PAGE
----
Making geothermal power practical with models

The long-term stability and feasibility of enhanced geothermal systems relies on knowing how the fracture network will behave over time. At the high temperatures and pressures found deep underground, chemical processes are active and rapid. Minerals can dissolve in the water and redeposit elsewhere, changing the shape of the fracture network and affecting the flow patterns.

As the flow patterns change, so does the overall output of the geothermal system. Tracking the active chemistry is challenging, because making measurements inside the fracture network is impractical. Therefore, researchers rely on subsurface remote sensing and sampling at the input and output wells. PNNL researchers are experts in using sensing techniques to identify the physical processes that occur deep underground.

“It’s analogous to satellite imaging in that we’re sensing processes that are occurring far from the sensors,” said Tim Johnson, a PNNL computational scientist and member of the CUSSP leadership team. “We put geophysical sensors in deep boreholes so we can ‘see’ what’s happening between them.”

By combining geophysical, geochemical, and geomechanical data, the research team aims to produce a rich picture of the evolving fracture network at an enhanced geothermal research site. The data will help identify how a site will evolve over time, enabling optimization and reducing the cost of clean geothermal energy production. The team plans to use machine learning approaches to help parse the data and identify the most important factors.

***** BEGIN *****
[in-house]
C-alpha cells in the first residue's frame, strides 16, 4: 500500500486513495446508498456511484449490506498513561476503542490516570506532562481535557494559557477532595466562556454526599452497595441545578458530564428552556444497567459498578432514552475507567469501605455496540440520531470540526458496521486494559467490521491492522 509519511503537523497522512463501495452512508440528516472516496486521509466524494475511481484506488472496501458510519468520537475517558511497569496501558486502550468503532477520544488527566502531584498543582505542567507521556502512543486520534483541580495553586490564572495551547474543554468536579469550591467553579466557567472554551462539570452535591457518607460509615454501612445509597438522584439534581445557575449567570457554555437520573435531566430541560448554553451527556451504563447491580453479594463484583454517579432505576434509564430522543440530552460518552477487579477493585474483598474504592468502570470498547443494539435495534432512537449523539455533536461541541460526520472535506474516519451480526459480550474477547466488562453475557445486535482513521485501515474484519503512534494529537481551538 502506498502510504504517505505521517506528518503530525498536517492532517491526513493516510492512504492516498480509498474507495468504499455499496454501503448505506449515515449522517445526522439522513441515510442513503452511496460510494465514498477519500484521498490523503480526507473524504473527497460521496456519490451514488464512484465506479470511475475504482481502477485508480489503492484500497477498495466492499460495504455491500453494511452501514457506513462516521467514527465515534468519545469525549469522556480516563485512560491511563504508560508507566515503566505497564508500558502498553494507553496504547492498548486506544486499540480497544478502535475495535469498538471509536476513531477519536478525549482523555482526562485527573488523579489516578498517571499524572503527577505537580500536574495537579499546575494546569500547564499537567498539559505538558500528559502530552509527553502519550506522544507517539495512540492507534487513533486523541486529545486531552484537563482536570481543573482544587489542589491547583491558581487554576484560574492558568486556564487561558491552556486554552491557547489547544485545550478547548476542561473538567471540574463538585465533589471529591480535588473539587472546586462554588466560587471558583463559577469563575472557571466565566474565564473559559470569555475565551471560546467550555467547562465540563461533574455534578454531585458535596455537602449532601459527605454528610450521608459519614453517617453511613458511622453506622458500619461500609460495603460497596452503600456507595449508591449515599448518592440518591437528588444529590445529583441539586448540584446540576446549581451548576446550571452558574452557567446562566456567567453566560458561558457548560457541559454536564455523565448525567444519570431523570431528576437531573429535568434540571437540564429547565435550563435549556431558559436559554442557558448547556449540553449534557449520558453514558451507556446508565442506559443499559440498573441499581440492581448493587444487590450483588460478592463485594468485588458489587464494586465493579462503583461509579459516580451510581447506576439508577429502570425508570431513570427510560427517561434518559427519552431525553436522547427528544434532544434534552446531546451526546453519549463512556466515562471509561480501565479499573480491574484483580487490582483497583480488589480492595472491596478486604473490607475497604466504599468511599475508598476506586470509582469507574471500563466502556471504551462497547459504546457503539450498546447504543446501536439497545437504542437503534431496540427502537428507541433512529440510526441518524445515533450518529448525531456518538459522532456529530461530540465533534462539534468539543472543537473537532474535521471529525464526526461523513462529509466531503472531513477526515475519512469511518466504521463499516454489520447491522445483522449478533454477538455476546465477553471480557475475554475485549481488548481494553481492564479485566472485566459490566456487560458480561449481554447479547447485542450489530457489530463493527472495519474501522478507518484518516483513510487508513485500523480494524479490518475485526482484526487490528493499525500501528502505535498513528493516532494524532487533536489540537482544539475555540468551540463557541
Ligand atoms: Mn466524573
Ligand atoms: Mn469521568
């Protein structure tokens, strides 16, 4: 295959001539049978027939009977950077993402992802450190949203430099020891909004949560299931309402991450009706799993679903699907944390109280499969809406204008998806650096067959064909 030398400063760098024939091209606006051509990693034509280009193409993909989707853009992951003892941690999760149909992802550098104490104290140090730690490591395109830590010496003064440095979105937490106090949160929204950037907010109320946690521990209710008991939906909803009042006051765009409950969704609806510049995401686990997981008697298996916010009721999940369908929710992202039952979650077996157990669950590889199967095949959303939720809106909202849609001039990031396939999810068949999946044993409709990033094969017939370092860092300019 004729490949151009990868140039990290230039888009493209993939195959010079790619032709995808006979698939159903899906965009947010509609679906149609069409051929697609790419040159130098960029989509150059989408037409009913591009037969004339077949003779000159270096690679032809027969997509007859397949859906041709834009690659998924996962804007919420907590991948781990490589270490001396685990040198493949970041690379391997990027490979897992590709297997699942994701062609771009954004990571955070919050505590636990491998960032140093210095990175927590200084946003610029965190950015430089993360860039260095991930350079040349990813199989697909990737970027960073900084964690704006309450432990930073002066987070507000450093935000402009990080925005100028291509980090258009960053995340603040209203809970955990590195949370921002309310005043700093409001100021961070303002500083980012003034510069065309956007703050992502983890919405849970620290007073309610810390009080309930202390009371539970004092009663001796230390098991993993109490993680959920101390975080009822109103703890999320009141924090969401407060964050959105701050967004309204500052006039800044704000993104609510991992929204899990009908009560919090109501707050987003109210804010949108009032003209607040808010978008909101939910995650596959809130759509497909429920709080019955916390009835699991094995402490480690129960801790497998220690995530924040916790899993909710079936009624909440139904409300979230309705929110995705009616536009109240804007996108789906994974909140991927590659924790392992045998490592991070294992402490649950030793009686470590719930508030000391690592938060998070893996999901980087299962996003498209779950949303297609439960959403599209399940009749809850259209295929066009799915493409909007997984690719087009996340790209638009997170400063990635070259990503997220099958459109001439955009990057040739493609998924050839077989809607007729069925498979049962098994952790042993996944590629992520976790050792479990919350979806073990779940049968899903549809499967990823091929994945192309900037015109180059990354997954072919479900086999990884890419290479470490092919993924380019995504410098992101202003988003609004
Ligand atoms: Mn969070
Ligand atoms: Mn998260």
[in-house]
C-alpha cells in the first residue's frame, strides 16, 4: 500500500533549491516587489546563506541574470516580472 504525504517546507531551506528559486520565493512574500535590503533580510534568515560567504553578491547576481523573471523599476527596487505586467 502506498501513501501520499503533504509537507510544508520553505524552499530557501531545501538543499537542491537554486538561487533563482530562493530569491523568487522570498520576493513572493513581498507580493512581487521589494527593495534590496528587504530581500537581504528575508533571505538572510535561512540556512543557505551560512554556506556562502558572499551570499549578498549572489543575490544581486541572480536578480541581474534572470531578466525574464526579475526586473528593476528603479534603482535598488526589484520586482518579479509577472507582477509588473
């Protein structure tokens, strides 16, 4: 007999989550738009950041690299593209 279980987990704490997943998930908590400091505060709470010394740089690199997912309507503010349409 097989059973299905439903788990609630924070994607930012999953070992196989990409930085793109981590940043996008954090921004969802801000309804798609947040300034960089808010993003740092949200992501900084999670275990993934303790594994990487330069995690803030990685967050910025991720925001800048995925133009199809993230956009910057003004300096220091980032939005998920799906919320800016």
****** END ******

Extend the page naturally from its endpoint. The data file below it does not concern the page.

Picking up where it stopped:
From the Earth to the sea

In ACE-FWICC, PNNL researchers are leveraging their deep knowledge of atmospheric and oceanic phenomena, artificial intelligence and machine learning, and the electric grid to overcome hurdles to deploying floating offshore wind. Floating offshore wind turbines represent an exciting way to capture significant amounts of energy because they can be placed over deep areas of the ocean where anchored wind platforms are impractical.

Larry Berg will lead Addressing Challenges in Energy: Floating Wind in a Changing Climate, focused on developing the knowledge necessary to deploy floating offshore wind energy. (Photo by Andrea Starr | Pacific Northwest National Laboratory)

At this point, deploying floating offshore wind faces several major challenges. These challenges include identifying locations for wind farms, understanding how meteorological and ocean conditions will affect the turbines, and effectively integrating the energy into the grid. The new offshore wind Earthshot center pulls from expertise across all these areas to create a team that combines basic and applied sciences.